There is no good news on the international, economic front. It ranges from what is known, which is grim, to what isn't known, which is at best uncertain.

The economy of the entire world is now struggling with the after-effects of oil-price increases of 150 to 180 percent over the past 24 months and faces yet another year of discouraging stagflation and rising unemployment.

One of the most meaningful (and chilling) statistics I have seen in a long-time comes from the respected Paris-based Organization of Economic Cooperation and Development: OPEC's price increases will cost the industrial world a staggering $550 billion in gross national product this year compared with what it otherwise would have been.

The $550 billion figure represents the direct impact of OPEC price increases since 1978, coupled with tight fiscal policies, to lessen the inflationary impact. In percentage terms, it amounts to a loss of 6.5 percent of the industrial world's real GNP.

Similar figures are not really available for the less-developed world. But the major international lending agencies estimate that the poor countries paid at least $50 billion to buy oil last year, or equal to about one-third of all the money they earn from exports, while their combined balance-of-payments deficit will rise from $70 billion last year to $80 billion in 1981.

Hans Mast, executive vice president of Credit Suisse of Switzerland was quoted by Time Magazine as saying the world is moving into "its most difficult phase since World War II, and governments cannot do very much about it. After three decades of Keynesianism, old instruments of policy do not work any more."

In the industrialized world, much of which was in a true recession in the latter part of 1980, the prospects at best are for a weak recovery in 1981. And the U.S., which suffered a brief, sharp dip early in 1980 (which did nothing to reduce the inflation rate) seems headed for a brand-new recession in 1981, brought on by record-high interest rates.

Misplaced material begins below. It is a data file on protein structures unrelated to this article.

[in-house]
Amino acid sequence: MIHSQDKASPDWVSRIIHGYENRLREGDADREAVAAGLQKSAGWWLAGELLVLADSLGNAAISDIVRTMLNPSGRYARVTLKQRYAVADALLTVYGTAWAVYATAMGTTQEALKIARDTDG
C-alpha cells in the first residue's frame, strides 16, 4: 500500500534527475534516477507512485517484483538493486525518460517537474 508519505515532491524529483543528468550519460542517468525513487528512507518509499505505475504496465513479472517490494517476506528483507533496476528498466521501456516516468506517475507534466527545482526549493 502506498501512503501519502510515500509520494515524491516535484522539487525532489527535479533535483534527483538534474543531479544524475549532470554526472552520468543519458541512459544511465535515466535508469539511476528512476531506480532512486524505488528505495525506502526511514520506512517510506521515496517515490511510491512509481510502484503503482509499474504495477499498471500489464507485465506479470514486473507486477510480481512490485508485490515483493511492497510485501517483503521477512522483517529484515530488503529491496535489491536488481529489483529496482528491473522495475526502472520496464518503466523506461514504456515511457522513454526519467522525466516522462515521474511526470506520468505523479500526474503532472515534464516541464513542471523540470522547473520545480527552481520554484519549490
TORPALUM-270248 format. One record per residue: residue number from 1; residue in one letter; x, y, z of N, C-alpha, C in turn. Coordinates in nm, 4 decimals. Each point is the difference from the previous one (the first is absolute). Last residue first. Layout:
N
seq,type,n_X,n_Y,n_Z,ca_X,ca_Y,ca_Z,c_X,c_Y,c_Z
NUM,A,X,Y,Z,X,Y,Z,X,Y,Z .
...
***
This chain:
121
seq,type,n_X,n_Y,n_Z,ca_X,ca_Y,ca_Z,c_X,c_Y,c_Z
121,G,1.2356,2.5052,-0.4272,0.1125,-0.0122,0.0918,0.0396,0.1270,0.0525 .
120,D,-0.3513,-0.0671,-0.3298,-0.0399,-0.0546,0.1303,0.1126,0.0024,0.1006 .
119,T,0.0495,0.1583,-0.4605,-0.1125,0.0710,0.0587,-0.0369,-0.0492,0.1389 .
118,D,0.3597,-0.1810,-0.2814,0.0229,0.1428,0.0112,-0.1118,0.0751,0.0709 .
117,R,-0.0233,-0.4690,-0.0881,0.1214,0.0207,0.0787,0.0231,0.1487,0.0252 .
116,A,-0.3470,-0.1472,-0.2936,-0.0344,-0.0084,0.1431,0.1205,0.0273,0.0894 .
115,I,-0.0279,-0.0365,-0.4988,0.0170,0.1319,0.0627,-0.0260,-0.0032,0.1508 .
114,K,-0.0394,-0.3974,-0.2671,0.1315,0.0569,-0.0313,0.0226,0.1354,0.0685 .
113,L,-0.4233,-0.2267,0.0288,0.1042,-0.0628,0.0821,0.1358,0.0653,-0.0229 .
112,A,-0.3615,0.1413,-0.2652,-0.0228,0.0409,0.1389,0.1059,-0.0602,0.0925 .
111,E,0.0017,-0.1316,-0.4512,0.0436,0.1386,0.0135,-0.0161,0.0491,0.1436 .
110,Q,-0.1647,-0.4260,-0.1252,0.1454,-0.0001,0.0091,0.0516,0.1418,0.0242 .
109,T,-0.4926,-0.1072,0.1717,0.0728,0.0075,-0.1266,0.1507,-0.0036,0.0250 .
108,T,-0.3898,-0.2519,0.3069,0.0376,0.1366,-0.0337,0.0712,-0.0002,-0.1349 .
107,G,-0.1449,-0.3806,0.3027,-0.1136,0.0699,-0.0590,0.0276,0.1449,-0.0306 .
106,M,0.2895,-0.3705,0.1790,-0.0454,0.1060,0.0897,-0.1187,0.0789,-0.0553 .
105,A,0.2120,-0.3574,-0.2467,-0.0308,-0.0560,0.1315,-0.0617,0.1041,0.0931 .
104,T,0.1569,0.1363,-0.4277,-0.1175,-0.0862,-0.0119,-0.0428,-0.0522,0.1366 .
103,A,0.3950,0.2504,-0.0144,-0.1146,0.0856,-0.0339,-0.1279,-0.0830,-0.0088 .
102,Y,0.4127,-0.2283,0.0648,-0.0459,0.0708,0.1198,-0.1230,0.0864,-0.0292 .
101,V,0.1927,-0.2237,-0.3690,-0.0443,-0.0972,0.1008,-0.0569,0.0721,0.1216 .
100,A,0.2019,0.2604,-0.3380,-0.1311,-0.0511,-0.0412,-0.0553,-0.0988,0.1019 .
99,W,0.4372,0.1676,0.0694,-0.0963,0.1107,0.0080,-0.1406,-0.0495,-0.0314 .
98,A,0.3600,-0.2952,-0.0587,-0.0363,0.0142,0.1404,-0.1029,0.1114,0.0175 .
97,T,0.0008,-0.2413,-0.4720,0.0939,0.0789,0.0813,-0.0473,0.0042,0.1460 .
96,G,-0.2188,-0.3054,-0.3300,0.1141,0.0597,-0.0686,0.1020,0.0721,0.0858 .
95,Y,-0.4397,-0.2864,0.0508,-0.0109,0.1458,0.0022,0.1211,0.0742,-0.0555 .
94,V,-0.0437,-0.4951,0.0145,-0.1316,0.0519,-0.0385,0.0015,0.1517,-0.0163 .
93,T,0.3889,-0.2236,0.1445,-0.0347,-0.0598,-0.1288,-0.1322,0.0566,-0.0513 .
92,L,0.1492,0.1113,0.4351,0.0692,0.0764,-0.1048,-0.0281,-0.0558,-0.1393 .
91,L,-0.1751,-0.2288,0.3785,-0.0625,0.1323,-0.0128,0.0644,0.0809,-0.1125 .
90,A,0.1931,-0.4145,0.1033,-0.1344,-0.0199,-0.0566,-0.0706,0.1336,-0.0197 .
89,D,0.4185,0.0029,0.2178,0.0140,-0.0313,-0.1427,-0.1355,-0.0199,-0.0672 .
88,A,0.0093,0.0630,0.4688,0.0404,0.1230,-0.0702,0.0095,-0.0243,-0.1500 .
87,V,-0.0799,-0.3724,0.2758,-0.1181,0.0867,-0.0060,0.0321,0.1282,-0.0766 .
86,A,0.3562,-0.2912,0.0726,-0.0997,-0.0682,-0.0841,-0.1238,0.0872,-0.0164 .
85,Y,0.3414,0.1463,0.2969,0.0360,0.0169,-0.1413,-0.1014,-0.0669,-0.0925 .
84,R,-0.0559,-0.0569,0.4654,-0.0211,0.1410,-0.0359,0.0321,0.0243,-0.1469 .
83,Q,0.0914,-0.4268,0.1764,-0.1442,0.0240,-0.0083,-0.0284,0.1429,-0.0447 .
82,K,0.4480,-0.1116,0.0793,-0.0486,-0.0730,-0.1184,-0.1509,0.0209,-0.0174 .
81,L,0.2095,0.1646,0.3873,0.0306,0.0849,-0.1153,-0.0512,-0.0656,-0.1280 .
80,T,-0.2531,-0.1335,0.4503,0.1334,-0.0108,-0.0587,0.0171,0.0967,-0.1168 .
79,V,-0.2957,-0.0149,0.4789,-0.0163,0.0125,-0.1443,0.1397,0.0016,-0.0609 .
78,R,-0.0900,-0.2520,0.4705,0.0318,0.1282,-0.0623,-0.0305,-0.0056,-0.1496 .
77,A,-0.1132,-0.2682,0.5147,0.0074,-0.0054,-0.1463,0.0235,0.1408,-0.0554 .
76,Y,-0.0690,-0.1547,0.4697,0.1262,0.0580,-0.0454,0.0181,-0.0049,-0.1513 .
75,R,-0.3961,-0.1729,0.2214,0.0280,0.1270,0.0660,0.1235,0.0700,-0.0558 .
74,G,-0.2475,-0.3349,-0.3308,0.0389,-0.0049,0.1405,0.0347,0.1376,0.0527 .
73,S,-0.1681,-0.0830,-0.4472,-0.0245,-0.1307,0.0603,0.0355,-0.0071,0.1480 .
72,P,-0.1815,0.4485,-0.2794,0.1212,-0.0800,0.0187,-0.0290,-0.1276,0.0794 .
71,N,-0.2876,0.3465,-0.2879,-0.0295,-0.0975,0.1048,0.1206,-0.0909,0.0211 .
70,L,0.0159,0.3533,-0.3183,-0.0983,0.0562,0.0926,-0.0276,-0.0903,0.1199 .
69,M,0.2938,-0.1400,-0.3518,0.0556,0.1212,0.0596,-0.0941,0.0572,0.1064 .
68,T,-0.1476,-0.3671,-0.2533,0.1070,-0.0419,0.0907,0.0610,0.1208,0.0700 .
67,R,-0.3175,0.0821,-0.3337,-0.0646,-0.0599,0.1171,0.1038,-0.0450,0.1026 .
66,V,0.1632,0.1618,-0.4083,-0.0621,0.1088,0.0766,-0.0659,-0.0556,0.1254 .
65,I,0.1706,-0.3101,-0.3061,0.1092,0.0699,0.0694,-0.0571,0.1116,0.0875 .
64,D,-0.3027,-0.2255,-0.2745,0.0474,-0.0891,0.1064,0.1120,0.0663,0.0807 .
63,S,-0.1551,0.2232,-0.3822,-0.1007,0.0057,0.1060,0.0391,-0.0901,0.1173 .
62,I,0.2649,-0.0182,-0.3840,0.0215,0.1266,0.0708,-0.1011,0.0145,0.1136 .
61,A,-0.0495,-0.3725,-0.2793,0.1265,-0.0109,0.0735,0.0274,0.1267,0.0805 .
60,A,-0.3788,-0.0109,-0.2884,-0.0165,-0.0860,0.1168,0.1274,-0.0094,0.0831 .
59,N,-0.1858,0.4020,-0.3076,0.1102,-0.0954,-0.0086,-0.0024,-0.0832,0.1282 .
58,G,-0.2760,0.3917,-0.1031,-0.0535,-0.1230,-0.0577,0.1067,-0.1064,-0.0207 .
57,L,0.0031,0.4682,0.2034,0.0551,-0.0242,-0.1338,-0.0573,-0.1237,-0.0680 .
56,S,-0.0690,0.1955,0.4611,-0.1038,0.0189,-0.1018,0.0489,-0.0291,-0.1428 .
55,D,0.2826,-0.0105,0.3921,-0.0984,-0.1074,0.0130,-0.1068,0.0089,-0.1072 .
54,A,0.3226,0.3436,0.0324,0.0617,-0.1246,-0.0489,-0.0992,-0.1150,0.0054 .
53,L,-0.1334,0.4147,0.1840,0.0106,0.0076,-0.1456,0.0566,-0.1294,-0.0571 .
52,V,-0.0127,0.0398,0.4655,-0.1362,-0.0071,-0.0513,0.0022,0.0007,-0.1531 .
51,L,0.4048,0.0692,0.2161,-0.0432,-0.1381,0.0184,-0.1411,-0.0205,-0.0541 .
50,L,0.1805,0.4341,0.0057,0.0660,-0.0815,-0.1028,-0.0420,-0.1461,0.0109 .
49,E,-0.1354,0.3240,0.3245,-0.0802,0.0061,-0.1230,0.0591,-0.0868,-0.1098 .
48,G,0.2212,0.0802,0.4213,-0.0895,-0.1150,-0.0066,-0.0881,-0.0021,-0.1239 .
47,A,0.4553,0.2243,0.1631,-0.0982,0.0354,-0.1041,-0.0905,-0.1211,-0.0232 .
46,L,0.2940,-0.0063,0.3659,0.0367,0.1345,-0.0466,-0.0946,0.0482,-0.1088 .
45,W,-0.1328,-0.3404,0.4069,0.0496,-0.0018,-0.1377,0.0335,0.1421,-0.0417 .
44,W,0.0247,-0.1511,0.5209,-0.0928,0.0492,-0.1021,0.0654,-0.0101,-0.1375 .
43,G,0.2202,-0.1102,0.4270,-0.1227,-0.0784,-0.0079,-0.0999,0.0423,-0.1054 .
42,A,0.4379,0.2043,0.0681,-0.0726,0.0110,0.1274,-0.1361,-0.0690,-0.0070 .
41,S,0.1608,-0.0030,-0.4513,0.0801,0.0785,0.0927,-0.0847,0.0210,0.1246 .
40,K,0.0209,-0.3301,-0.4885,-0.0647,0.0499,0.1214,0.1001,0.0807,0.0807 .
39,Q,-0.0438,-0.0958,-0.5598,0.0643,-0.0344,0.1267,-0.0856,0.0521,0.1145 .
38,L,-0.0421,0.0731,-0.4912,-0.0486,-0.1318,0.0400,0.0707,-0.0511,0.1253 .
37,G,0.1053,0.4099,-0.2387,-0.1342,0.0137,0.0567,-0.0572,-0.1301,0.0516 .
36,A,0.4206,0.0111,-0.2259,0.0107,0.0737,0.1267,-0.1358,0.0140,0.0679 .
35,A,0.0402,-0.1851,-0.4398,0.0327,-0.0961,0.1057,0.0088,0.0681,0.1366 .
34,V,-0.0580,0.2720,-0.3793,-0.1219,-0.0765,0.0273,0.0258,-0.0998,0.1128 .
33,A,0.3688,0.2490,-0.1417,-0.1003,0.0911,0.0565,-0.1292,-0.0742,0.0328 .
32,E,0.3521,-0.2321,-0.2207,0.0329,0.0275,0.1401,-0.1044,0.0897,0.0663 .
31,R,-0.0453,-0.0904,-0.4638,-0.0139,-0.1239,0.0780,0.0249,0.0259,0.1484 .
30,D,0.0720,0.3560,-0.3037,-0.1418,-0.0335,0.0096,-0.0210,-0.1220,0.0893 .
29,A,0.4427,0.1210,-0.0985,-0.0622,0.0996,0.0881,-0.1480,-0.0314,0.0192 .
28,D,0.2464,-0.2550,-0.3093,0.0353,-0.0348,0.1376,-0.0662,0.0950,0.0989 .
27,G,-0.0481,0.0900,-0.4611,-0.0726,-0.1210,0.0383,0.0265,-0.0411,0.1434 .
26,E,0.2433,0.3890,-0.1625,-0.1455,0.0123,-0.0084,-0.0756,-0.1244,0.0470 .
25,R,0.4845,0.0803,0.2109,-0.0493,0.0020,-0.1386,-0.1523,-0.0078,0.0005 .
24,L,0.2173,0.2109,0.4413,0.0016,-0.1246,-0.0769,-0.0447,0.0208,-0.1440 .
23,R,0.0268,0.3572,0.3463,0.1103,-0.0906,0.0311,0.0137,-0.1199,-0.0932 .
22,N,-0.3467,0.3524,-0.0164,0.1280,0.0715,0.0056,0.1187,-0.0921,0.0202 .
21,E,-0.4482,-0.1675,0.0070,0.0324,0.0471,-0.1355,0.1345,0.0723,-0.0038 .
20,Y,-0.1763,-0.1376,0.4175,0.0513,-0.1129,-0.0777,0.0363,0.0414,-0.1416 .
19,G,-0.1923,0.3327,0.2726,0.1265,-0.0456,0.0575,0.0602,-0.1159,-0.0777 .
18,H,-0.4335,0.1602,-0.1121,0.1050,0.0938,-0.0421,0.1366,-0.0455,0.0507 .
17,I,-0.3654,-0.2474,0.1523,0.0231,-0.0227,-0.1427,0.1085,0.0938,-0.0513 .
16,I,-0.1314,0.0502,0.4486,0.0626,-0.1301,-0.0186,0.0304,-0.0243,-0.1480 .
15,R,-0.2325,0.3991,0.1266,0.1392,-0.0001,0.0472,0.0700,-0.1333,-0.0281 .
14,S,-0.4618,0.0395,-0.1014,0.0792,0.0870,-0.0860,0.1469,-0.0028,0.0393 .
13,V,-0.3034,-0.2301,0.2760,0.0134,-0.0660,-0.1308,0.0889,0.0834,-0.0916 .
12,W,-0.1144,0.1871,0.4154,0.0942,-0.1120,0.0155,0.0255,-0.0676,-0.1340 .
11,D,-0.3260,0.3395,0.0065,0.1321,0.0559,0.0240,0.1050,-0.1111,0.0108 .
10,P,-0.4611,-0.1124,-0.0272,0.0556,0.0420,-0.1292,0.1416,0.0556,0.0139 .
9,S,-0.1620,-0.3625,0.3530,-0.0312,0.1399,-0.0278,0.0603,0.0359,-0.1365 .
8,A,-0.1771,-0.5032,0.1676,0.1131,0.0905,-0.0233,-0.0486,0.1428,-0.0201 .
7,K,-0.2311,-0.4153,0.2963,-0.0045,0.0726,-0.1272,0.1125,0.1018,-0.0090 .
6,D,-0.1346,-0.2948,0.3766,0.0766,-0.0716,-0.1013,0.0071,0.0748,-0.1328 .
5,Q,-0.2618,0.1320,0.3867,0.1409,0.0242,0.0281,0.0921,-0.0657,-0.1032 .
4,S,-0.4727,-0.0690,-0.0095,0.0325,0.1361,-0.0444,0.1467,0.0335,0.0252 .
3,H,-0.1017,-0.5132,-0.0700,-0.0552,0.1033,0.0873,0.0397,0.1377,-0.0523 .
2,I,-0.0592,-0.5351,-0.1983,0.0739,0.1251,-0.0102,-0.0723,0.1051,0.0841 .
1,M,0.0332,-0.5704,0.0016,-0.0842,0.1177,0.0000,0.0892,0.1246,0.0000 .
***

Nothing is more uncertain than the outlook for the American economy, as the new administration of conservative Ronald Reagan moves into power. Although the United States doesn't play the overwhelmingly dominant role it once did, the American economy is still the biggest in the world.

As the Harris Bank of Chicago recently noted, "Developments in the United States . . . will set the tone for economic prospects throughout the industrialized world. . . . Given its size, a discouraging performance by the U.S. economy would have a negative impact on policies and living standards throughout the world."

Perhaps an equally significant uncertainty is whether or not there will be further interruptions to oil supplies from the Middle East. At best, extensive damage to oil fields in Iraq and Iran pose a big question mark about oil supplies later in 1981. Once the war is over, according to William L. Randol of Salomon Bros., it will take at least nine months to a year to boost exports close to prewar levels. And beyond that, no one knows where the next explosive interruption will come in the Middle East.

In a December speech in San Francisco, Assistant Treasury Secretary C. Fred Bergsten said: "The United States and the global community as a whole remain acutely vulnerable to further energy price hikes and supply interruptions. Adjustment has begun, but we are far from restoring even a modicum of energy independence."

For the rich nations, the prospective 1981 economic growth numbers are truly anemic: The OECD said in its annual outlook report that the real growth rate in the industrial world, which average 3.8 percent in the decade ending 1978 and had fallen to 1 percent last year, will be no better than 1 percent this year. The growth rates achieved during the 1970s seem far out of reach: The OECD doesn't look to getting back even to 3 percent growth before 1982, and that assumes no further big oil price hikes or interruptions to supply.

The GNP outlook for 1981 is for negative results in Germany, England and Italy, and positive results of 1 1/4 percent or lower in Canada, France and the United States. Japan, with a 3 3/4 percent growth in 1981, is expected to be the star performer.

In contrast to what happened after the first oil shock, most observers say there is little reason to believe that there will be a decline in the relative price of oil. On the contrary, the expectation is that there will be a sustained increase in the real price.